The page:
We are happy that after last year’s great experience with coffee from Docha Farm we had the opportunity to buy coffee from here this year again. Last year you had the chance to taste our lot graded AA size. This year we purchased C size beans which we are roasting for you for espresso. The farm is owned by Danson Wanyutu with his brothers Geoffrey, Bernard and Eliud. The cherries were grown and then processed on the farm. The entire property lies at an altitude of between 1650 and 1850 meters and is only 15 kilometers from the capital of Kenya, Nairobi.
The brothers grew up on the farm and learned everything from their parents. Danson oversees most of the work that happens on the farm. They use manure from the cows and chickens they raise on the farm to improve the quality. They have been members of the Ngewa – Komothai group for many years and have worked with Sucafina to improve the quality of the grains they grow. Finally, they were able to work out enough to sell the coffee under their own name.
The Kiambu region has volcanic soil rich in minerals, which is very helpful for growing coffee. The farm grows the traditional Kenyan varieties SL28 and SL34. Danson has received training from Sucafina in agro-cultural practices including fertilization, pruning of branches and advice on plant regeneration, which helps him in keeping his small farm in good shape. Working with Sucafina for several years has helped him improve his farm’s yields and coffee quality.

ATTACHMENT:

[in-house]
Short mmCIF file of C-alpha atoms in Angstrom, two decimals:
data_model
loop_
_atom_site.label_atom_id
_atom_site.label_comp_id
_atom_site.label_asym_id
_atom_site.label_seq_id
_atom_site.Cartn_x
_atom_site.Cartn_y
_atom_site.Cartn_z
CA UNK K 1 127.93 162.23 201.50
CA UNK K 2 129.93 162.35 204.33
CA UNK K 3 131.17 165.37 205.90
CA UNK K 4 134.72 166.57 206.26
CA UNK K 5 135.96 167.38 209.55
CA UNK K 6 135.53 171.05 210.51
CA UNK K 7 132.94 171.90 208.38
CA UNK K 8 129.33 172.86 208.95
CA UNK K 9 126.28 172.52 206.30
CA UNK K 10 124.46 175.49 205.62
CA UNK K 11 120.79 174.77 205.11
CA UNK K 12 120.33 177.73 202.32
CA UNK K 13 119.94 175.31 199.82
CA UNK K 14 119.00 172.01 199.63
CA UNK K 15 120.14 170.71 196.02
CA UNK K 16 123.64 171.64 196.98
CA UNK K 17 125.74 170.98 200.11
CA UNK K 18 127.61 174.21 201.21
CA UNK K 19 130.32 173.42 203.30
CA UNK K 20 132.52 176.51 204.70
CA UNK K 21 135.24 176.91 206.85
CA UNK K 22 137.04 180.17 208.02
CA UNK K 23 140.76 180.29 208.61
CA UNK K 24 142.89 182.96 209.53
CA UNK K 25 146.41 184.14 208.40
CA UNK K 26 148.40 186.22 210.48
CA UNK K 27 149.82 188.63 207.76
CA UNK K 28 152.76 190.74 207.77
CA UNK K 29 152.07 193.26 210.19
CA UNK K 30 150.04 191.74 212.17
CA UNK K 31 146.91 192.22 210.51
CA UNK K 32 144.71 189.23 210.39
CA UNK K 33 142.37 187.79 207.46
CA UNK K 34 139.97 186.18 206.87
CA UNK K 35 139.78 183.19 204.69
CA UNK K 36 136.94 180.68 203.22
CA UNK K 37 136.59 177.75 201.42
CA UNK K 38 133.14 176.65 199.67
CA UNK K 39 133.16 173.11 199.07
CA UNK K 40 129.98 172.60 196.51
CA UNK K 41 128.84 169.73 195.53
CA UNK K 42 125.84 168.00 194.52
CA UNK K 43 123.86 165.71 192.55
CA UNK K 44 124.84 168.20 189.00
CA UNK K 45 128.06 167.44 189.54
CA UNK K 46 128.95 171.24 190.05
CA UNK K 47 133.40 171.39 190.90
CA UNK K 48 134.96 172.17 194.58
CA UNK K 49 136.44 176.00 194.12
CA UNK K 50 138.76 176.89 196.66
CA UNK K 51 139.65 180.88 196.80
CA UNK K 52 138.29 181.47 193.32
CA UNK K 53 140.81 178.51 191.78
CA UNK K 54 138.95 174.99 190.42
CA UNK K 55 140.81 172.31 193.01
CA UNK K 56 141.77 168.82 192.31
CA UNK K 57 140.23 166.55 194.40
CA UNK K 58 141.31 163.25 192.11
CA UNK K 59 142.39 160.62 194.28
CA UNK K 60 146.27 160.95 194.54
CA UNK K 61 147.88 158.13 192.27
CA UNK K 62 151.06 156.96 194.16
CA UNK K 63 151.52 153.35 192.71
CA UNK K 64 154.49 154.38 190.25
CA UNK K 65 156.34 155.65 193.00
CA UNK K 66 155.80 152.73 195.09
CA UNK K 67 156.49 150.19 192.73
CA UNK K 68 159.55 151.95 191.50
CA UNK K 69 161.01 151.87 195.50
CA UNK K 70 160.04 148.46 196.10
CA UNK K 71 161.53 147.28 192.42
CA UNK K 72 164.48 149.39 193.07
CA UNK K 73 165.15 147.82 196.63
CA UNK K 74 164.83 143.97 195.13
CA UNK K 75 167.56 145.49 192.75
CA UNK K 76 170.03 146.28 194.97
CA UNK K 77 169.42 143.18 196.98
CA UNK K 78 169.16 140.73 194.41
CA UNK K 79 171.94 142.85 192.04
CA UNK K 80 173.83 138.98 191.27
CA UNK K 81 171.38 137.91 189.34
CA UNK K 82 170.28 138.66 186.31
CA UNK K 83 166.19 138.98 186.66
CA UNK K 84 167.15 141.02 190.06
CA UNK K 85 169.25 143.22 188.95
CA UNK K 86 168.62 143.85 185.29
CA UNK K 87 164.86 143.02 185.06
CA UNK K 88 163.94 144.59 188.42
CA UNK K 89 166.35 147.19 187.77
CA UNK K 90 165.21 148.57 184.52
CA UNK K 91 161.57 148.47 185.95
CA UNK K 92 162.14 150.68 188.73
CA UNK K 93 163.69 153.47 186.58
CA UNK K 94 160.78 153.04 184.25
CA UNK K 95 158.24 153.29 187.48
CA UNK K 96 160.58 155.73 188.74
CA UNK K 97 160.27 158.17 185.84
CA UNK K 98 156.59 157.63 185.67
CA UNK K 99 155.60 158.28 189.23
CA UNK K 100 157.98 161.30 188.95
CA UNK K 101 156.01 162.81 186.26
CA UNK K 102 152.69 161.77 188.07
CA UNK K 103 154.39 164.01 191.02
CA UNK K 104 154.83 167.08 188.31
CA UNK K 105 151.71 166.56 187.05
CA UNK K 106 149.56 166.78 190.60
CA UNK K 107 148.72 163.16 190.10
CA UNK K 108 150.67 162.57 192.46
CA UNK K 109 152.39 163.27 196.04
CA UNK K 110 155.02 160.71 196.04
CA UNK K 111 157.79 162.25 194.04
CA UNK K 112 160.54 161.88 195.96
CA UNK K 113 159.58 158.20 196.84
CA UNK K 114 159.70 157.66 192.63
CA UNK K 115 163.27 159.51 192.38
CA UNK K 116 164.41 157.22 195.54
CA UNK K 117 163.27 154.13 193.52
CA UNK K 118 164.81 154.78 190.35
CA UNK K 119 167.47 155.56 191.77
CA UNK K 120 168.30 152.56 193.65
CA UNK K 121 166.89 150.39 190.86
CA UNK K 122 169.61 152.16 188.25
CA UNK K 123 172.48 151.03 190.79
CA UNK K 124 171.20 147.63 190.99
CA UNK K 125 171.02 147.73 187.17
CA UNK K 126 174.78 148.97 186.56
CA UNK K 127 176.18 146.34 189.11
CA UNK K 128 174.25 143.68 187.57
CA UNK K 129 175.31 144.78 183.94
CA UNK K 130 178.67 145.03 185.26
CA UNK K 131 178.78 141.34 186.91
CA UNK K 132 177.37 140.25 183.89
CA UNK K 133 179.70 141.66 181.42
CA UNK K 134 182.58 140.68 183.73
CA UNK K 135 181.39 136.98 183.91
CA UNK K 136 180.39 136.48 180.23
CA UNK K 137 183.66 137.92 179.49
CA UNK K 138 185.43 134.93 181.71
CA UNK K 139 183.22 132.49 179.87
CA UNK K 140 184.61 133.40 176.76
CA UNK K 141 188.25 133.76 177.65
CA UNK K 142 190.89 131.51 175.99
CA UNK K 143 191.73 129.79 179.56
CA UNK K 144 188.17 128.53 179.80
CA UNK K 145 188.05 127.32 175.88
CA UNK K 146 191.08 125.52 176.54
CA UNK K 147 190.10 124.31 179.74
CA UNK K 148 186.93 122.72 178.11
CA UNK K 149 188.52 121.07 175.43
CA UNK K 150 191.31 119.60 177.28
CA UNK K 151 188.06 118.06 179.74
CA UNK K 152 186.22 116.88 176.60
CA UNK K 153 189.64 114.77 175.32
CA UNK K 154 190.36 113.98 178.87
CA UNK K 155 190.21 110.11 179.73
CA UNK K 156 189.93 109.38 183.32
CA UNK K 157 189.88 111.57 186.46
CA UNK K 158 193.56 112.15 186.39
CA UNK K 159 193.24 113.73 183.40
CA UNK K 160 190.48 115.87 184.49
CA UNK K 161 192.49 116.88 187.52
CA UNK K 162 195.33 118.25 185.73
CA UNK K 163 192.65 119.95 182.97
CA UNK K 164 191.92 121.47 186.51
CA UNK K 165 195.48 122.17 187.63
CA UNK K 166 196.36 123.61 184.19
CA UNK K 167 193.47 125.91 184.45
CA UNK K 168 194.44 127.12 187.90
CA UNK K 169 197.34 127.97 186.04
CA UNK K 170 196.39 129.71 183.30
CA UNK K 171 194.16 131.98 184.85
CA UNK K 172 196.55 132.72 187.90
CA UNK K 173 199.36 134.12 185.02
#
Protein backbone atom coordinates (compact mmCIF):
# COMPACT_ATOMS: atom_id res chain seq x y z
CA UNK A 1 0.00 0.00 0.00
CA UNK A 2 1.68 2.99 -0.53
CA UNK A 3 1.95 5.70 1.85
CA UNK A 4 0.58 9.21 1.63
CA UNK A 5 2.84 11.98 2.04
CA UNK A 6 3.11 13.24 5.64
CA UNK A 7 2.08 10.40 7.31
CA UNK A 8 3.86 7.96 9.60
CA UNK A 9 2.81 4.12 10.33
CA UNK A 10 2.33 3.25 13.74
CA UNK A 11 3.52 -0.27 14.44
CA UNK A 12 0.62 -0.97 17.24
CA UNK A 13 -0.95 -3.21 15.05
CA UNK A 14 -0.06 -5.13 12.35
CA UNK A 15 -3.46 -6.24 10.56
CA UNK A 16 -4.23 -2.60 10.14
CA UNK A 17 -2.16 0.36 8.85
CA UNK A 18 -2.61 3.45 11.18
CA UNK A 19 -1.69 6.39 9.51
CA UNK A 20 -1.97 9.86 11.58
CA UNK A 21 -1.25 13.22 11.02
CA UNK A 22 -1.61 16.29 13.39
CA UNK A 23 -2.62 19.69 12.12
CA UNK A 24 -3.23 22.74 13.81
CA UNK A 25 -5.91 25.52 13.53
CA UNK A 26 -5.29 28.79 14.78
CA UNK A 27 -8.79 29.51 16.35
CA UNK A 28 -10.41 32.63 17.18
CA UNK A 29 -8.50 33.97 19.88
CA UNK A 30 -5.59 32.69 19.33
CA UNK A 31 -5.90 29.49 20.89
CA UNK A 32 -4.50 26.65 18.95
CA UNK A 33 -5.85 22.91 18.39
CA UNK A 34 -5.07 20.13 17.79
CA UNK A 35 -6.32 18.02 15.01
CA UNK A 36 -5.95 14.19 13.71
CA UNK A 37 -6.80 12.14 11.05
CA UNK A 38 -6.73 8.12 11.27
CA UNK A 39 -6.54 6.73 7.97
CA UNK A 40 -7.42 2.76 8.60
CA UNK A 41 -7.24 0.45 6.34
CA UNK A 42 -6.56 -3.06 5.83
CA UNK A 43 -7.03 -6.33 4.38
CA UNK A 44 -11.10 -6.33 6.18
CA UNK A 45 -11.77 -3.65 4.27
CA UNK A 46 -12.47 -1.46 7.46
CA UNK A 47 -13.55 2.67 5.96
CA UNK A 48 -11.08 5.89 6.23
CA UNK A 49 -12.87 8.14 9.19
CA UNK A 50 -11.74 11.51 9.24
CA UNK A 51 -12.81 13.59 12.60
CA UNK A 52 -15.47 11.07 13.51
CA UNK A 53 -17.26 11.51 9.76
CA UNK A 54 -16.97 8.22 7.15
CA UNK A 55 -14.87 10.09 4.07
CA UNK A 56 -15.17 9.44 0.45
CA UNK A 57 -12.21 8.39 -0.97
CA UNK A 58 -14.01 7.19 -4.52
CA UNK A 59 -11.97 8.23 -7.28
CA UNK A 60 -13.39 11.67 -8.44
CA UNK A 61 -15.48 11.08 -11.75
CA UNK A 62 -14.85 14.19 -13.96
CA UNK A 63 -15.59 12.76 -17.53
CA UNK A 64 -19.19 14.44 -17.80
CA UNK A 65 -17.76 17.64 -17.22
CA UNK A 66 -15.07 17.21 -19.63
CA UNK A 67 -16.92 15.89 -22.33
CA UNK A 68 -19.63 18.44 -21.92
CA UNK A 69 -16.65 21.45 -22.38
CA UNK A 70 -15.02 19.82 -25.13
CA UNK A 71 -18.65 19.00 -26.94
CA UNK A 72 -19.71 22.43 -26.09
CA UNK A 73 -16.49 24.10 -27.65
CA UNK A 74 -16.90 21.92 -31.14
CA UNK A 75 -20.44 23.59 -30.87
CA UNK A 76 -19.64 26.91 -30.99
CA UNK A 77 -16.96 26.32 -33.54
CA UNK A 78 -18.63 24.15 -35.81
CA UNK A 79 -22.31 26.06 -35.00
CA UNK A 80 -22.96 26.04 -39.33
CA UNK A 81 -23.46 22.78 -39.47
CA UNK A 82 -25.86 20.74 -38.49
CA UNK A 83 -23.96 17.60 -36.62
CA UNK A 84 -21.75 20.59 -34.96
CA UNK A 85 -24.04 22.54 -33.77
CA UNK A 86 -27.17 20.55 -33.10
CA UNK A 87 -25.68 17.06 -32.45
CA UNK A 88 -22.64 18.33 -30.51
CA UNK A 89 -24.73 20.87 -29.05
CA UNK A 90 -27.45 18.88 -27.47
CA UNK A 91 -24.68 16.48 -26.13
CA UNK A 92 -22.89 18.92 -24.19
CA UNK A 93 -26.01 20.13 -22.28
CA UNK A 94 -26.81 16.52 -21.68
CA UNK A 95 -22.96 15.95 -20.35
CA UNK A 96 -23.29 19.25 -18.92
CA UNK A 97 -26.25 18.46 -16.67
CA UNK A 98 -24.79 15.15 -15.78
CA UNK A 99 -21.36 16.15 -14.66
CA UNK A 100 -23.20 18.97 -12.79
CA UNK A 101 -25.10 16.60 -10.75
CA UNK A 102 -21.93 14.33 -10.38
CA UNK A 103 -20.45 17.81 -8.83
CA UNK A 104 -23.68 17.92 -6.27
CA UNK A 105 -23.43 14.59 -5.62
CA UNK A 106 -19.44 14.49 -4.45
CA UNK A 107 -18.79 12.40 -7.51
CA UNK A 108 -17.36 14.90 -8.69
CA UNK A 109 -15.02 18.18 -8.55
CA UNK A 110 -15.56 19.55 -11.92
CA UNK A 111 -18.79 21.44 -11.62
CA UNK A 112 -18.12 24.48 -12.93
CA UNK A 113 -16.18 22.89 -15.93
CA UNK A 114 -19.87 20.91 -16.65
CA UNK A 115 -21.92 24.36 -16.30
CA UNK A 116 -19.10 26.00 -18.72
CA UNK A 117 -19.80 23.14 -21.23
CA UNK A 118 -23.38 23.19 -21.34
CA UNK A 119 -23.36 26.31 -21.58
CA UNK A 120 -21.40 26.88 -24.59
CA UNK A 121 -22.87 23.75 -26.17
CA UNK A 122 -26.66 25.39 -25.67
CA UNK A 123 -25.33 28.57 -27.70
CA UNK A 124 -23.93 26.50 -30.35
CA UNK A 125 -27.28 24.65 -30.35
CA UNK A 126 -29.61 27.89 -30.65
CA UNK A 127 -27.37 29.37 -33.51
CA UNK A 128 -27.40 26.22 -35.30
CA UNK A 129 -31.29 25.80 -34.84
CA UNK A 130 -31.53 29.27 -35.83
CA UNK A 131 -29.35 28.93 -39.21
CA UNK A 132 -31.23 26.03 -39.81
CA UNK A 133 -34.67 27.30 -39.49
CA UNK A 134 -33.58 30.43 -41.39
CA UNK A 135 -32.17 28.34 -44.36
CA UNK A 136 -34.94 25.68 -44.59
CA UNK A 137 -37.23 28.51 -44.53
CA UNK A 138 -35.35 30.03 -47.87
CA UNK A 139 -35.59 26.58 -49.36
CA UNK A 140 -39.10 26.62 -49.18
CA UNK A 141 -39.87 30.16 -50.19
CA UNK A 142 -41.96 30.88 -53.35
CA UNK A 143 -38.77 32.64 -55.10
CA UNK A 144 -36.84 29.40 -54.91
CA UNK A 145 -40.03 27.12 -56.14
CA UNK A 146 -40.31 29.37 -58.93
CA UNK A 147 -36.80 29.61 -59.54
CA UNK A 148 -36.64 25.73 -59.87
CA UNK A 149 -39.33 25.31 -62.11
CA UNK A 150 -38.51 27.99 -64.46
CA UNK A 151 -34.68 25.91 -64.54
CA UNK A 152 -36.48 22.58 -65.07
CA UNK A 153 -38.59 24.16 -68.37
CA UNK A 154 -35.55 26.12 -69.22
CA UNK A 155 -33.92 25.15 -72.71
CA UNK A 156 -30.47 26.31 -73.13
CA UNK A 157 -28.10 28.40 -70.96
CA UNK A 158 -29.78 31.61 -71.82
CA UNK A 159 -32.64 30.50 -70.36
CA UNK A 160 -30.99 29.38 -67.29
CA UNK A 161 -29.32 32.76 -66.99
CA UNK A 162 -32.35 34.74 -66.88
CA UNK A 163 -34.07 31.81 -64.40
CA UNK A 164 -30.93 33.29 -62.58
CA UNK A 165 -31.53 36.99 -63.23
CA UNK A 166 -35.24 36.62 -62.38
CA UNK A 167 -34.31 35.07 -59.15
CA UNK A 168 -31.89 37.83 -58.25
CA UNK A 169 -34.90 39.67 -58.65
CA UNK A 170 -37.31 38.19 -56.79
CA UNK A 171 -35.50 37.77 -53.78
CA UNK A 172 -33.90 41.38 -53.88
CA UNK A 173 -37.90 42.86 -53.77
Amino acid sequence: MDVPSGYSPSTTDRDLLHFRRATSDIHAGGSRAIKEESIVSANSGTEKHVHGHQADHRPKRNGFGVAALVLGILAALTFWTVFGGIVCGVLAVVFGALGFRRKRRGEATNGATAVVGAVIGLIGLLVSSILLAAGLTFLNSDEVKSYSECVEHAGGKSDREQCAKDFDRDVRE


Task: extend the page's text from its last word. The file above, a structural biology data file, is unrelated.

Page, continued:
Docha is one of the small farms that have been overlooked in Kenya until now. Traditionally, farms the size of Docha do not have their own processing station. Historically, they have always delivered coffee centrally to larger stations owned by cooperatives, where their cherries were mixed with cherries from other farms. Danson, with its own small processing station, is able to provide complete traceability of the beans, something we have not been used to with Kenyan coffees.
The processing process began with the beans being hulled in a huller and continued with fermentation in water in a small tank for between 12 and 24 hours. This was followed by a thorough washing process to rid the beans of any remaining pulp. All the water used to wash the coffee is then filtered so that it can be returned to nature and does not affect the surrounding bio-organism. The coffee beans in parchment are further soaked in water for 12 hours and then moved to African beds where they are dried for 14 to 21 days. Throughout the drying period, they are rotated regularly to ensure even drying.
Our barista’s note: Count on Kenya Docha being an espresso with a strong acidity which is better suited to longer extraction times. We found a slightly longer ratio of 1:2.3 to be useful in this recipe. Lactic acidity dominates the body and the body has a thick yoghurt texture. On the palate we found hints of raspberry and chokeberry. In the aftertaste you can find a taste of stracciatella yoghurt.
The coffee works pretty well with milk where it entertains us with its sweetness reminiscent of vanilla rolls. We recommend shortening the espresso in the milk drink to enhance its sweetness.